biosimilar faqs

Frequently asked questions

This section contains some short answers to some of the most common questions patients may have on biosimilars. If you are looking for more in-depth answers, please visit the relevant sections on the website under the top menu.

What is a biological medicine?

A biological medicine is a medicine that has been produced by living organisms or that has been derived from living organisms. Such medicines consist mostly of proteins made up of amino acids, the building blocks of proteins, but sugars or other carbohydrates may be added to it. The production of a biologic medicine (or biologic for short) is possible through the use of biotechnology such as recombinant DNA technology.

With this technology it is possible to identify the gene responsible for the production of a specific sought-after protein known to perform a certain function in the human body. This gene is then introduced into other carrier cells (like bacteria or yeasts) that proliferate and so produce large amounts of the desired compound. Such a biological medicine is extensively tested and reviewed before it will be approved for use in humans.

What is a biosimilar medicine?

A biosimilar medicine (or biosimilar for short) is a medicine that has been developed as a highly similar copy of an original biologic. Because of the complexities surrounding proteins and their production in living tissues, it is not possible to produce exact copies of the original biologic, but there are no clinically meaningful differences between the biosimilar product and the reference product in terms of safety, purity, and potency. A biosimilar can be introduced to the market once the original biologic comes off patent.

Who reviews and approves biosimilar medicines for use in patients?

Before biosimilars can be used to treat patients in South Africa, they have to be registered with or approved by the SA Health Products Regulatory Authority (SAHPRA). SAHPRA is also responsible for the approval or registration of the originator/reference product. Hence the same rigour and approval standards apply to both biologics and biosimilars.

If I am using a biologic, can I switch to the biosimilar once it becomes available?

Yes, when, in a given clinical setting, one medicine is substituted with another that is equivalent, it is referred to as interchangeability. This can be done on the initiative or with the agreement of the prescribing doctor. Since biosimilars match their reference product in terms of quality, safety, and efficacy, a specific biosimilar can be used interchangeability with its reference product. A biologic and a biosimilar containing the same active ingredient (specific protein) will give the same treatment outcome.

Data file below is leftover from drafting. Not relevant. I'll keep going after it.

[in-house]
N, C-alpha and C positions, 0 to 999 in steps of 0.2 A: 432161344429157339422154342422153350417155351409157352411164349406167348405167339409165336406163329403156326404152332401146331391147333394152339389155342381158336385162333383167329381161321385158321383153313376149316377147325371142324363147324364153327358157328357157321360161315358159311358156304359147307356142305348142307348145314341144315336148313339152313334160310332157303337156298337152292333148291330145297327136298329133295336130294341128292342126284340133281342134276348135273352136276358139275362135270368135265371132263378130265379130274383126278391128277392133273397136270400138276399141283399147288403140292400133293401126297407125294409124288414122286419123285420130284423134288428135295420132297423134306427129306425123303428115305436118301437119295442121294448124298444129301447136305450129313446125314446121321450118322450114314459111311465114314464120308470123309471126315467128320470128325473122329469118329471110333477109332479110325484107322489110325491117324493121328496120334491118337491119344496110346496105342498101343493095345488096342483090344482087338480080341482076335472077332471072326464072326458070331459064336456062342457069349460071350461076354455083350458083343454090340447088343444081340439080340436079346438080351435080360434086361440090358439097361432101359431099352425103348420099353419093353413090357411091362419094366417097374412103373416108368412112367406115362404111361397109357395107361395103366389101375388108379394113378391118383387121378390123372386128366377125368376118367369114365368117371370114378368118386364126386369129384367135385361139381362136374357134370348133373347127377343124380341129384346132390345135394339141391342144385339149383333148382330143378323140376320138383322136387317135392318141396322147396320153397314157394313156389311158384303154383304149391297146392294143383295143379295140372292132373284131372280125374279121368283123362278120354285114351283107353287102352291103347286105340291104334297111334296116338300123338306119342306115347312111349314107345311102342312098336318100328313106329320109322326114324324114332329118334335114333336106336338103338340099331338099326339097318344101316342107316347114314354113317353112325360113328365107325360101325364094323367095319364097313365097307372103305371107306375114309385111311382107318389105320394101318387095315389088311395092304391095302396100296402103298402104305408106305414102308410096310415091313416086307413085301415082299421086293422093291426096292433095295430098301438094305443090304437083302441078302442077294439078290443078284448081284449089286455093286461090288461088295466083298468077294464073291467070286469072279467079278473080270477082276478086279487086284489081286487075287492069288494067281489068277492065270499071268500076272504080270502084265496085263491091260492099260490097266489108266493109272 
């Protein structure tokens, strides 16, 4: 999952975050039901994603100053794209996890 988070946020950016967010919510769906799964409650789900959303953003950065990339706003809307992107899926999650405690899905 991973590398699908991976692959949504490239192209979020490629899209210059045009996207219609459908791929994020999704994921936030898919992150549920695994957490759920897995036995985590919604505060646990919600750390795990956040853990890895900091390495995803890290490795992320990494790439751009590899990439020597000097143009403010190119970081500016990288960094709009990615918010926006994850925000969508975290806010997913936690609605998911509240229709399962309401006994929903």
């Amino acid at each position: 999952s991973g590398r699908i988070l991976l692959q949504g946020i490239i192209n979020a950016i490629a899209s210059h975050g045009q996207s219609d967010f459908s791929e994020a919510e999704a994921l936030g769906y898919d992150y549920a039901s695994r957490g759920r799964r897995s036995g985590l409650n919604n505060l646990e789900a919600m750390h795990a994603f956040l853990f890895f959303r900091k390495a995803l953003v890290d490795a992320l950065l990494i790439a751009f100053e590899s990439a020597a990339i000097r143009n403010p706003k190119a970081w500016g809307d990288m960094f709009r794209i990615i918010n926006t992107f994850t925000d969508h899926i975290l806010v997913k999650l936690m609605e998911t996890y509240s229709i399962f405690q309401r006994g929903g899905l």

Why do people say that a biosimilar is not tested in the same way as a biologic before approval for use in humans?

A biologic will be a new active substance when it is first introduced to the market with no previous knowledge of safety and efficacy, while a biosimilar builds on the knowledge of safety and efficacy from years of clinical use of the reference medicine. The fundamental principle underlying the development of any biosimilar is therefore comparability with the reference (or original) product. Since the safety and effectiveness of the reference biologic have already been established, it is not necessary to repeat all clinical studies on condition that the biosimilar medicine is very similar in structure and has the same biological activity. Therefore, clinical studies for biosimilars are designed to show that there are no clinically meaningful differences between the biosimilar and the reference medicine (i.e., to demonstrate biosimilarity).

Why use a biosimilar instead of a biologic?

Biosimilars are less expensive than biologics, although they provide the same clinical outcomes. Biologics have been available in the European Union (EU) for more than 30 years and they have revolutionised the management of some of the previously most difficult to treat diseases. Their efficacy is such that they have helped to prolong and improve the lives of numerous patients. Unfortunately, these medicines are very costly and not all patients who need them are able to afford them. With the introduction of biosimilars, access to such biopharmaceutical medicines improved, and more patients are now able to afford treatment. With such reductions in costs, it is also possible for medical aid schemes to provide benefits for these types of medicines.